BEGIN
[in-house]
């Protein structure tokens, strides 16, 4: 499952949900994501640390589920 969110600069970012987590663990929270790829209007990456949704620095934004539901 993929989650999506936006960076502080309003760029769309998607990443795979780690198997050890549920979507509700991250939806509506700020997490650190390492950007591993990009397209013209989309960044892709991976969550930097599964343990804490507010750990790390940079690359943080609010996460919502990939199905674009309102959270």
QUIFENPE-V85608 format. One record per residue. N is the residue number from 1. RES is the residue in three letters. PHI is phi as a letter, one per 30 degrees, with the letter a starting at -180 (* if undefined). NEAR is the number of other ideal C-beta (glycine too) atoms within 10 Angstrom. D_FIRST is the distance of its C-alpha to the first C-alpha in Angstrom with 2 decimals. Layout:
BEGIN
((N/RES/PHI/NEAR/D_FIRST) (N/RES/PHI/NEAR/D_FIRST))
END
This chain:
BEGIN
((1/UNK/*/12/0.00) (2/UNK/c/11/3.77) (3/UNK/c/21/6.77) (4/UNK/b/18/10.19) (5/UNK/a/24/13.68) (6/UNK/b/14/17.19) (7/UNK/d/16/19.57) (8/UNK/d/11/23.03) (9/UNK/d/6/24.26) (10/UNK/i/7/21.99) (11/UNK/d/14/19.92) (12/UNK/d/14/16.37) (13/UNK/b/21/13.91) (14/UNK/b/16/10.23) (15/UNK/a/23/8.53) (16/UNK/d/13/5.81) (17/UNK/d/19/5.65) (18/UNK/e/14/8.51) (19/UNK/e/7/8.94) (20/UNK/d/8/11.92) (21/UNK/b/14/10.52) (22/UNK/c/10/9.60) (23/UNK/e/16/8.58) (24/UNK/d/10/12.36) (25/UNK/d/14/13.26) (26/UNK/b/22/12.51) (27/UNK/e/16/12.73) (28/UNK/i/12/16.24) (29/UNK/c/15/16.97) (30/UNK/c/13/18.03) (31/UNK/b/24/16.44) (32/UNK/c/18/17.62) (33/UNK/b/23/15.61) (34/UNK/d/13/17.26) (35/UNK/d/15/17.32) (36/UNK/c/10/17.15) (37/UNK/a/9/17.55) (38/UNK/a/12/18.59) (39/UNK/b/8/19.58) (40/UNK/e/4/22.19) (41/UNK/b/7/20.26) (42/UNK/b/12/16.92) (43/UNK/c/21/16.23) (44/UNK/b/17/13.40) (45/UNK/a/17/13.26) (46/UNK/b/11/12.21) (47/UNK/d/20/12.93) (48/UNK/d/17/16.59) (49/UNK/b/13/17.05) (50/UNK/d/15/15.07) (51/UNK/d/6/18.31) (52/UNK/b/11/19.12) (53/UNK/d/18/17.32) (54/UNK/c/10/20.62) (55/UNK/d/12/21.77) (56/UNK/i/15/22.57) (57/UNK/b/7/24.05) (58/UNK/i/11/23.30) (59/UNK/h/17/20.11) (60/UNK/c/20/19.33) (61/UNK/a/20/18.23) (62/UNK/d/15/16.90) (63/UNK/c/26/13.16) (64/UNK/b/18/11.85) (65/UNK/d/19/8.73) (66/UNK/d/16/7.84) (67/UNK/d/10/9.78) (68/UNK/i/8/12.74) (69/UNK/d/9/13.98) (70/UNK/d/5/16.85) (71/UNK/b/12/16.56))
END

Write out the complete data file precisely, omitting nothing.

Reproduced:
[in-house]
């Protein structure tokens, strides 16, 4: 499952949900994501640390589920 969110600069970012987590663990929270790829209007990456949704620095934004539901 993929989650999506936006960076502080309003760029769309998607990443795979780690198997050890549920979507509700991250939806509506700020997490650190390492950007591993990009397209013209989309960044892709991976969550930097599964343990804490507010750990790390940079690359943080609010996460919502990939199905674009309102959270």
QUIFENPE-V85608 format. One record per residue. N is the residue number from 1. RES is the residue in three letters. PHI is phi as a letter, one per 30 degrees, with the letter a starting at -180 (* if undefined). NEAR is the number of other ideal C-beta (glycine too) atoms within 10 Angstrom. D_FIRST is the distance of its C-alpha to the first C-alpha in Angstrom with 2 decimals. Layout:
BEGIN
((N/RES/PHI/NEAR/D_FIRST) (N/RES/PHI/NEAR/D_FIRST))
END
This chain:
BEGIN
((1/UNK/*/12/0.00) (2/UNK/c/11/3.77) (3/UNK/c/21/6.77) (4/UNK/b/18/10.19) (5/UNK/a/24/13.68) (6/UNK/b/14/17.19) (7/UNK/d/16/19.57) (8/UNK/d/11/23.03) (9/UNK/d/6/24.26) (10/UNK/i/7/21.99) (11/UNK/d/14/19.92) (12/UNK/d/14/16.37) (13/UNK/b/21/13.91) (14/UNK/b/16/10.23) (15/UNK/a/23/8.53) (16/UNK/d/13/5.81) (17/UNK/d/19/5.65) (18/UNK/e/14/8.51) (19/UNK/e/7/8.94) (20/UNK/d/8/11.92) (21/UNK/b/14/10.52) (22/UNK/c/10/9.60) (23/UNK/e/16/8.58) (24/UNK/d/10/12.36) (25/UNK/d/14/13.26) (26/UNK/b/22/12.51) (27/UNK/e/16/12.73) (28/UNK/i/12/16.24) (29/UNK/c/15/16.97) (30/UNK/c/13/18.03) (31/UNK/b/24/16.44) (32/UNK/c/18/17.62) (33/UNK/b/23/15.61) (34/UNK/d/13/17.26) (35/UNK/d/15/17.32) (36/UNK/c/10/17.15) (37/UNK/a/9/17.55) (38/UNK/a/12/18.59) (39/UNK/b/8/19.58) (40/UNK/e/4/22.19) (41/UNK/b/7/20.26) (42/UNK/b/12/16.92) (43/UNK/c/21/16.23) (44/UNK/b/17/13.40) (45/UNK/a/17/13.26) (46/UNK/b/11/12.21) (47/UNK/d/20/12.93) (48/UNK/d/17/16.59) (49/UNK/b/13/17.05) (50/UNK/d/15/15.07) (51/UNK/d/6/18.31) (52/UNK/b/11/19.12) (53/UNK/d/18/17.32) (54/UNK/c/10/20.62) (55/UNK/d/12/21.77) (56/UNK/i/15/22.57) (57/UNK/b/7/24.05) (58/UNK/i/11/23.30) (59/UNK/h/17/20.11) (60/UNK/c/20/19.33) (61/UNK/a/20/18.23) (62/UNK/d/15/16.90) (63/UNK/c/26/13.16) (64/UNK/b/18/11.85) (65/UNK/d/19/8.73) (66/UNK/d/16/7.84) (67/UNK/d/10/9.78) (68/UNK/i/8/12.74) (69/UNK/d/9/13.98) (70/UNK/d/5/16.85) (71/UNK/b/12/16.56))